Lately I find myself enjoying more biographies. I love experiencing other people’s stories. Seeing things from the perspective of other people helps me to see the world in new and different ways. I especially like biographies that are “real”; ones about well known people, but that show them as real people with their weaknesses and failures as well as their giftedness and strengths. I am about a third of the way through reading, A Clearing in the Distance: Frederick Law Olmstead and America in the Nineteenth Century by Witold Rybczynski. (The title and the author’s name are enough words to consider them a blog entry alone!)
Olmstead is famous for his landscape designs including New York’s Central Park and the Biltmore Estate in Asheville , NC (just a couple of hours away from here). What strikes me about Olmstead is that, unlike so many famous people, he didn’t start a career and stick with it the rest of his life. In fact, a full third of the way into the book, the closest he has come to doing anything related to landscaping was his strategic planting of some trees on his farm. He dropped out of college, was a shop keeper, became a farmer and toured Europe looking for better farming methods. Wrote books on the farming and returned to continue farming. Eventually, his writing skills take him to a job as a writer for the N Y Times newspaper. I can relate to this guy. He does not know who he is. I still am not sure who I am.
Another thing I love about the book is his perspective on America in the 19th century. In the mid 1800’s, slavery was by far the biggest issue in America. Reading this book gives me the perspective of a regular guy (with whom I very much relate) on these kinds of issues. He is not a politician and has no ambition to try to solve the issue singlehandedly. But that does not mean that he doesn’t have an opinion. Olmstead is against slavery, but like many others, he wants to ignore it and let it die a slow death. He fears that to ban slavery would be the end of the Union of the states. An abolitionist friend tries to persuade him otherwise to no avail. In hopes that seeing the conditions of slavery for himself will change his mind, his friend convinces Olmstead to take a job with the Times. He becomes travels throughout the South, reporting on the conditions there and his perspective is fascinating. He makes great economic arguments against slavery, showing why it just does not make sense.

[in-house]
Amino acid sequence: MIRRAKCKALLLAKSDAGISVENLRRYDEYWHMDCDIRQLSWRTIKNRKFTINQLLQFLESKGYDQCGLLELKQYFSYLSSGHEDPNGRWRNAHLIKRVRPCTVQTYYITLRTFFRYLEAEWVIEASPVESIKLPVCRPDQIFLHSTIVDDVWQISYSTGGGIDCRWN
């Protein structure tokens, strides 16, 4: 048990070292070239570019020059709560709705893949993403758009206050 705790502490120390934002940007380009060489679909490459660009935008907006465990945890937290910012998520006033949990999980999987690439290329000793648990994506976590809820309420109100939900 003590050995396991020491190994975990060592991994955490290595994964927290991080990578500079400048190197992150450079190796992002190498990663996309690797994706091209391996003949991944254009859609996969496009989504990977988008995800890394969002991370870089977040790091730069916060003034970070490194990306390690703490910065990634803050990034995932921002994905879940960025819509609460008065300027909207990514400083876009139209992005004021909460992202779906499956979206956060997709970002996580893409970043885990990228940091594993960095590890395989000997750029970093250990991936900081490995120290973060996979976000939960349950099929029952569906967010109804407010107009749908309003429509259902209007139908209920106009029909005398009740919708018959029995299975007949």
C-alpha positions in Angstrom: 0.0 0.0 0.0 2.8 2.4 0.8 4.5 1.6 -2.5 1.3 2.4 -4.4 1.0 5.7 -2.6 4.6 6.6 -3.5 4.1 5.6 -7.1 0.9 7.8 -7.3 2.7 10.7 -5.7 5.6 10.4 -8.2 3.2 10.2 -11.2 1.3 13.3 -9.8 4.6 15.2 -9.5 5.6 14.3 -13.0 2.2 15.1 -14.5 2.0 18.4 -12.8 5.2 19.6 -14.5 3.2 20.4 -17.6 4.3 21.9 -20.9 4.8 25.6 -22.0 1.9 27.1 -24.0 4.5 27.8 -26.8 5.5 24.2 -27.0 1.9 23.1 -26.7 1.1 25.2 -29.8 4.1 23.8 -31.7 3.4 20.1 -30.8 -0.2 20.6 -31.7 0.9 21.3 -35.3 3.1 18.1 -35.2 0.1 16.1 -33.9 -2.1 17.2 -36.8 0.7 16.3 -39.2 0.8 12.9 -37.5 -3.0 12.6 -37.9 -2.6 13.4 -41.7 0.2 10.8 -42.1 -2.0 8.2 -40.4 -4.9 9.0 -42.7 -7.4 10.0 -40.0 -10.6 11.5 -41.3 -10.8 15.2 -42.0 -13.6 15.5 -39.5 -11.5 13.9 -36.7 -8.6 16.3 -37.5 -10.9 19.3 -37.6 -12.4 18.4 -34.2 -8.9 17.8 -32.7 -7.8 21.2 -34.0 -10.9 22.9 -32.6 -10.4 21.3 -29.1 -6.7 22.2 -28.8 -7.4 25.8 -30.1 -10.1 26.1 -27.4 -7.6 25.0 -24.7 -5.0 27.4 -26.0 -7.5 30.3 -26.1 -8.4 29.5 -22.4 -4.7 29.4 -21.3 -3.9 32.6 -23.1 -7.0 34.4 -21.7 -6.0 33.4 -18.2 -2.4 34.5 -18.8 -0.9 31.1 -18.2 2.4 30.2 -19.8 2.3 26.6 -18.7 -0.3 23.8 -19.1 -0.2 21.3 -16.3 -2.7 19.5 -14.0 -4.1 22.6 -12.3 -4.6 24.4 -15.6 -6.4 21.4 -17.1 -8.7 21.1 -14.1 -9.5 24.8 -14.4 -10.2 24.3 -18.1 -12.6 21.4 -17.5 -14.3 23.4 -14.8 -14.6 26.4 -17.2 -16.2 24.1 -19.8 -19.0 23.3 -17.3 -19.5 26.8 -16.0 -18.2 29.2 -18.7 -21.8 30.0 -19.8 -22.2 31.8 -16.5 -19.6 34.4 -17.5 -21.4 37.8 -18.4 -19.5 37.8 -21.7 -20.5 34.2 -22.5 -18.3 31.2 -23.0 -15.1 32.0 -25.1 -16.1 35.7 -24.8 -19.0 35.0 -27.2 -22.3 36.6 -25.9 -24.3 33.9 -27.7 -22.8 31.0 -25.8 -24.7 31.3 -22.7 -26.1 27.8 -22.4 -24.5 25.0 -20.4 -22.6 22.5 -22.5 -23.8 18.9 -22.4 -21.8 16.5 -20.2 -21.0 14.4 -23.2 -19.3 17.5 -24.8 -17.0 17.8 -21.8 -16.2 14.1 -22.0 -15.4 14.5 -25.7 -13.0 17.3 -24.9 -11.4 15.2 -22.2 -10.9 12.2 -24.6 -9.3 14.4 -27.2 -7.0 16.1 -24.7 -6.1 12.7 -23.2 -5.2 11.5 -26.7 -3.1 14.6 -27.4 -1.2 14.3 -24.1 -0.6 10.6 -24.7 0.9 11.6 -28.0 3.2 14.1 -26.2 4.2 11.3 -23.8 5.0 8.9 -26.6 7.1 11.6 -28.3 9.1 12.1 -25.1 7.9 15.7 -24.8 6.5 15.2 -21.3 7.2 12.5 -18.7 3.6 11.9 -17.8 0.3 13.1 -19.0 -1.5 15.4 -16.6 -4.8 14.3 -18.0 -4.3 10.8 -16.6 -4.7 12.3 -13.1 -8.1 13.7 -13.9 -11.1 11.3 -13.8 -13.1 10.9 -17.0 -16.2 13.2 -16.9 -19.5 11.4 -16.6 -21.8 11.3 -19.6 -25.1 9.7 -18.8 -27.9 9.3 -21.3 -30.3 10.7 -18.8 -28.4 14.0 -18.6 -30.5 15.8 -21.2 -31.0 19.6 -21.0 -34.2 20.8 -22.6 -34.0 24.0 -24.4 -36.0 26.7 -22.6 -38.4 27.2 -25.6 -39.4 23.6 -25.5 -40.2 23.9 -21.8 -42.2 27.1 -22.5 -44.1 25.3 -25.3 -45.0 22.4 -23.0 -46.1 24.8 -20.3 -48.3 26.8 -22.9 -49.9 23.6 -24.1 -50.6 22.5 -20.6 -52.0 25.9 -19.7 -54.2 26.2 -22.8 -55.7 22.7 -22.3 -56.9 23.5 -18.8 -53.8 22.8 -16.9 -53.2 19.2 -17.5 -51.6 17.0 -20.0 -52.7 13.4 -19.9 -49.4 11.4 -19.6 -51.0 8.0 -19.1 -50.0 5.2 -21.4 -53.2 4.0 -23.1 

I could go on about the book, but this blog is not about Frederick Law Olmstead. It is about Jimazing Jim Anderson. I have often wondered what I would have done if I had lived during those times. I would like to think that I would have been an abolitionist… that I would think for myself and stand up for what is right. However, it is easy to cast stones from the safety of 2008. Unlike Olmstead, I was born in South Carolina, which was a slave state (not after I was born, thankfully). Slavery would have been a fact of life for me… whether I was for it or against it. What was it really like? Many who just stood up in arguments were killed. How many of those “unreported incidents” would I know about? Would I speak out in spite of the danger, or hold my tongue out of fear?
I’ll keep plugging away at the book and hopefully Olmstead’s life will continue to stir me. Who knows what I might find out about myself in the process.